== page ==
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Hellmann Expands on TMB Testing in Lung Cancer

Caroline Seymour
Published: Thursday, Apr 19, 2018

Matthew D. Hellmann, MD
Matthew D. Hellmann, MD
PD-L1 and the recent emergence of tumor mutational burden (TMB) have helped guide physicians in selecting appropriate immunotherapy agents for patients with non–small cell lung cancer (NSCLC). Although the biomarkers are independent of each other, they have enabled practitioners to further predict the benefit of these therapies, explains Matthew D. Hellmann, MD.

An updated analysis of the CheckMate-586 study, which was presented during the 2018 AACR Annual Meeting, found that TMB identified patients who were more likely to derive a benefit from frontline combination immunotherapy with nivolumab (Opdivo) and ipilimumab (Yervoy).1 The study assessed the frontline combination for up to 2 years in patients with advanced NSCLC. The primary endpoint was overall response rate (ORR), stratified for patients with a PD-L1 expression less than or greater than 1%.

Results showed that the combination induced an ORR of 30%. Additionally, patients who presented with PD-L1 expression greater than 1% had an ORR of 41% versus 15% in those patients with less than 1% expression. Patients who were stratified by TMB showed response rates of 9% with TMB less than 5, 15% with TMB 5 to 10, 44% with TMB ≥10, and 39% for those with TMB levels of ≥15.

The implication of TMB on response rates was mirrored in the phase III results of the CheckMate-227 trial, in which the combination of nivolumab and ipilimumab more than tripled the 1-year progression-free survival (PFS) rate versus chemotherapy for treatment-naïve patients with NSCLC with high TMB.2,3 The 1-year PFS rate was 43% for patients with TMB ≥10 mutations/megabase treated with the immunotherapy combination versus 13% in those treated with platinum-doublet chemotherapy. The median PFS was 7.2 months versus 5.5 months, respectively. The investigators reported a significant reduction in risk of disease progression or death of 42% (HR, 0.58; 97.5% CI, 0.41-0.81; P <.001).

“Both of these biomarkers allow us to give immunotherapy to the right people and, in essence, avoid the toxicity of chemotherapy and have the opportunity for durable responses,” said Hellmann. “Should they need it, patients still have chemotherapy as a second-line therapy.”

In an interview during the 2018 OncLive® State of the Science Summit™ on Advanced Non–Small Cell Lung Cancer, Hellman, an assistant attending physician at Memorial Sloan Kettering Cancer Center, discussed the expansion of these biomarkers across single-agent and combination therapies in patients with NSCLC.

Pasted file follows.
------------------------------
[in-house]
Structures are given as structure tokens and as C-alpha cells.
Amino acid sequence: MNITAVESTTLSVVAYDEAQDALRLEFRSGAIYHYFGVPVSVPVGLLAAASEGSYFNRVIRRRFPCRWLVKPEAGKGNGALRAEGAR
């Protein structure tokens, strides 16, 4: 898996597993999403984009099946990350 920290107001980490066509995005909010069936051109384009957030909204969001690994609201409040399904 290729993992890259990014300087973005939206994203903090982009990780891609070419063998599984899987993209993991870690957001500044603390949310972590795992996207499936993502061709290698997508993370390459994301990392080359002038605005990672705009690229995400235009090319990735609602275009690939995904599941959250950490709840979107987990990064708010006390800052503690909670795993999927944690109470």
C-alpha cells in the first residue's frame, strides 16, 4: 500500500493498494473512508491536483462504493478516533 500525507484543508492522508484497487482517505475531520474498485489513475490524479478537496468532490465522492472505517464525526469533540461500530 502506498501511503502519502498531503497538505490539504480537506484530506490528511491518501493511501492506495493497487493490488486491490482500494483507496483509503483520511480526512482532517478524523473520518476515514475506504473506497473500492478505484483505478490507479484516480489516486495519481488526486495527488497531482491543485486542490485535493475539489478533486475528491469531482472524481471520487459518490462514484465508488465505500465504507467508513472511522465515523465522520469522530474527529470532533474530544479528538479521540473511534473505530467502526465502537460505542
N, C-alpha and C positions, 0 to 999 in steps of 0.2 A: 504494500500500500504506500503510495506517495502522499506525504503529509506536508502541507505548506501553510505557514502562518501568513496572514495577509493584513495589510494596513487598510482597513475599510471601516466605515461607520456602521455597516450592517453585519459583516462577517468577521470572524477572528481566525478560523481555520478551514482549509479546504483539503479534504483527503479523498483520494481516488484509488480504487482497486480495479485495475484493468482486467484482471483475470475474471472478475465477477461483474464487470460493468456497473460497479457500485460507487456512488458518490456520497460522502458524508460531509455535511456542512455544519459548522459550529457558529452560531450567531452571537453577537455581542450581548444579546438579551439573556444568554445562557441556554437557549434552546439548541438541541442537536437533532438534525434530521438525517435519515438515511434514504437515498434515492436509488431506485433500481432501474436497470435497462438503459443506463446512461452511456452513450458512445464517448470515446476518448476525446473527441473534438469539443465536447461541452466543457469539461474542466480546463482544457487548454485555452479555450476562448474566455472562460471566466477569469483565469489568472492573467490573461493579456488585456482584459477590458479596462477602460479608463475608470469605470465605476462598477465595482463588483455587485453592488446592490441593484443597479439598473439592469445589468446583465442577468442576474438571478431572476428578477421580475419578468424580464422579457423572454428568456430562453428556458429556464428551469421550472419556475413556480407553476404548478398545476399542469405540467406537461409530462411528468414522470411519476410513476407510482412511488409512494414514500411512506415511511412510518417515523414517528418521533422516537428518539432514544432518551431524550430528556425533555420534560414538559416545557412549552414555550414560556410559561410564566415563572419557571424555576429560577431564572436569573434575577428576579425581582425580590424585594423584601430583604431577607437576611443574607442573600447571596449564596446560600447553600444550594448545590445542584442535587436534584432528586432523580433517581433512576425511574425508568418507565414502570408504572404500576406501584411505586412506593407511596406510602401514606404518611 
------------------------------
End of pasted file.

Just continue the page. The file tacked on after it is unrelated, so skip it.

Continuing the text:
OncLive: Please provide an overview of your presentation at the meeting.

Hellmann: One of the things that was discussed was the progress we've made in understanding who best benefits from immunotherapy. We have known about the opportunity for immunotherapy and the possibility of long-term outcomes that are not possible with other treatments in lung cancer for a long time, and that’s really given patients hope. I have a handful of patients who are doing well years after they started immunotherapy. That possibility didn't exist prior to immunotherapy, so it's been a huge breakthrough. However, only a small fraction of patients who receive immunotherapy have an exceptional benefit.

It's important to understand who those patients are and how we can identify them beforehand—how we can predict who is the most likely to benefit from the therapy. The first biomarker that has come onto the clinical scene is PD-L1, based on studies such as KEYNOTE-024. PD-L1 has an important role in the management of patients with lung cancer and should be tested in all patients with lung cancer to determine whether frontline checkpoint inhibitor monotherapy is appropriate.

TMB is an emerging biomarker that is independent of PD-L1 and represents a new group of patients who can benefit from immunotherapy. We've made important progress in terms of identifying precision markers for use in immunotherapy.

Is TMB a predictive or prognostic factor?

When I first talked about TMB as a biomarker, it was largely in studies of patients in single-arm studies. People were uncertain about whether TMB was truly identifying predictive markers, or whether it was just identifying patients who happened to live longer.

View Conference Coverage
Online CME Activities
TitleExpiration DateCME Credits
Year in Review™: Reflecting on Recent Evidence With an Eye to the Future of Lung Cancer ManagementMar 30, 20191.5
Online Medical Crossfire®: 5th Annual Miami Lung Cancer ConferenceMay 30, 20196.5
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